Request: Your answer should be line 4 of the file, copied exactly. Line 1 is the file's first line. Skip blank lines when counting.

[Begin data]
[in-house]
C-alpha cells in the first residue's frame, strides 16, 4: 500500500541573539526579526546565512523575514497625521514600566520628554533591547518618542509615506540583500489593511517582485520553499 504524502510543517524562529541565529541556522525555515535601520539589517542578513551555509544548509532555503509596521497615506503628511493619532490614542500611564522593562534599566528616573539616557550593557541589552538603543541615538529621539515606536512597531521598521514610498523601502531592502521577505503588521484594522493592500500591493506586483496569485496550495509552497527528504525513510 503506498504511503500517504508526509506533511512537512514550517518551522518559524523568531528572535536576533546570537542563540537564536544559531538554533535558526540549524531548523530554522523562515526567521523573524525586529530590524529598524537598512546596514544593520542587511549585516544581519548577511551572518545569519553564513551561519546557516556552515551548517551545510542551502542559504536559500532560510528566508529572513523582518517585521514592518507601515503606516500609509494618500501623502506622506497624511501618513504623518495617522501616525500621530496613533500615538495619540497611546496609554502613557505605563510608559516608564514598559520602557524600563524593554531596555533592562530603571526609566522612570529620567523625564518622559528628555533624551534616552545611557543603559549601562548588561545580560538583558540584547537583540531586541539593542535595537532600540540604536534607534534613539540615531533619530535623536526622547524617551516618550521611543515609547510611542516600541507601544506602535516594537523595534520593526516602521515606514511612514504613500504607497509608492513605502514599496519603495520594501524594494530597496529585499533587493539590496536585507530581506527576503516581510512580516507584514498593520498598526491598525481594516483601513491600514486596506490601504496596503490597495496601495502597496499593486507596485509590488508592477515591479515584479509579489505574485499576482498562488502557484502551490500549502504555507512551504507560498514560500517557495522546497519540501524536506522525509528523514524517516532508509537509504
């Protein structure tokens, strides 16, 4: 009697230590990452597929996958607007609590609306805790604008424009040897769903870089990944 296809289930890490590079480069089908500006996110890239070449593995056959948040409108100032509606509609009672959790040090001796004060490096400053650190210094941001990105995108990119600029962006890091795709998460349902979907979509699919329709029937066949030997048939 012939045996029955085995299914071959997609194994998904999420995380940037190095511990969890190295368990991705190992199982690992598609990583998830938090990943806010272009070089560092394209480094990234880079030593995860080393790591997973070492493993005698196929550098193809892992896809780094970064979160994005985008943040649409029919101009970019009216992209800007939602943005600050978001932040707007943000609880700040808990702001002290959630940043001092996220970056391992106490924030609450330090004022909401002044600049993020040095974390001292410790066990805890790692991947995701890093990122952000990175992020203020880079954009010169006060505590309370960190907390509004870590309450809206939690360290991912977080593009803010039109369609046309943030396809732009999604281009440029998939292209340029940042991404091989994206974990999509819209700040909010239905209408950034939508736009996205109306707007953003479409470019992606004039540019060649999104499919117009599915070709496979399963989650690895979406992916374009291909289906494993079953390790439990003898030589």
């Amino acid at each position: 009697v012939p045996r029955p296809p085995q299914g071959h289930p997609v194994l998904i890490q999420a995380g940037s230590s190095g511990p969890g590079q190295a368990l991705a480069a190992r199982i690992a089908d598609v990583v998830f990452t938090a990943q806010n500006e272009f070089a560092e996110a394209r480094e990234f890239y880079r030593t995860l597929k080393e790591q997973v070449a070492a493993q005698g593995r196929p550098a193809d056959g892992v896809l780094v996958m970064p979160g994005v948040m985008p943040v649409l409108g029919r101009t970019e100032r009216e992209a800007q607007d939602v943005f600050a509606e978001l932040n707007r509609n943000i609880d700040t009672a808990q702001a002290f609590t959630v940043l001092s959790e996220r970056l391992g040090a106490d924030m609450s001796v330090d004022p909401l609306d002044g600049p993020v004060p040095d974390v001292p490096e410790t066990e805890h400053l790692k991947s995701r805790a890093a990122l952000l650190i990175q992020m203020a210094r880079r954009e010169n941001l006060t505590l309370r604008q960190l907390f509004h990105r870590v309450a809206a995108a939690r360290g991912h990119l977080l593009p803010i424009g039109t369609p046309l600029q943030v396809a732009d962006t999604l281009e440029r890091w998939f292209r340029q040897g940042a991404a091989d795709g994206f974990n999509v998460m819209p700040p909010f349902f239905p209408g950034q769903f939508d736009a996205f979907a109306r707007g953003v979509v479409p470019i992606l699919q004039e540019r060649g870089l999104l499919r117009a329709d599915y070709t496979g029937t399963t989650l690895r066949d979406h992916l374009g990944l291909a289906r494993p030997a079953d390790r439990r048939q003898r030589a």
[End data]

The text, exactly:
């Amino acid at each position: 009697v012939p045996r029955p296809p085995q299914g071959h289930p997609v194994l998904i890490q999420a995380g940037s230590s190095g511990p969890g590079q190295a368990l991705a480069a190992r199982i690992a089908d598609v990583v998830f990452t938090a990943q806010n500006e272009f070089a560092e996110a394209r480094e990234f890239y880079r030593t995860l597929k080393e790591q997973v070449a070492a493993q005698g593995r196929p550098a193809d056959g892992v896809l780094v996958m970064p979160g994005v948040m985008p943040v649409l409108g029919r101009t970019e100032r009216e992209a800007q607007d939602v943005f600050a509606e978001l932040n707007r509609n943000i609880d700040t009672a808990q702001a002290f609590t959630v940043l001092s959790e996220r970056l391992g040090a106490d924030m609450s001796v330090d004022p909401l609306d002044g600049p993020v004060p040095d974390v001292p490096e410790t066990e805890h400053l790692k991947s995701r805790a890093a990122l952000l650190i990175q992020m203020a210094r880079r954009e010169n941001l006060t505590l309370r604008q960190l907390f509004h990105r870590v309450a809206a995108a939690r360290g991912h990119l977080l593009p803010i424009g039109t369609p046309l600029q943030v396809a732009d962006t999604l281009e440029r890091w998939f292209r340029q040897g940042a991404a091989d795709g994206f974990n999509v998460m819209p700040p909010f349902f239905p209408g950034q769903f939508d736009a996205f979907a109306r707007g953003v979509v479409p470019i992606l699919q004039e540019r060649g870089l999104l499919r117009a329709d599915y070709t496979g029937t399963t989650l690895r066949d979406h992916l374009g990944l291909a289906r494993p030997a079953d390790r439990r048939q003898r030589a």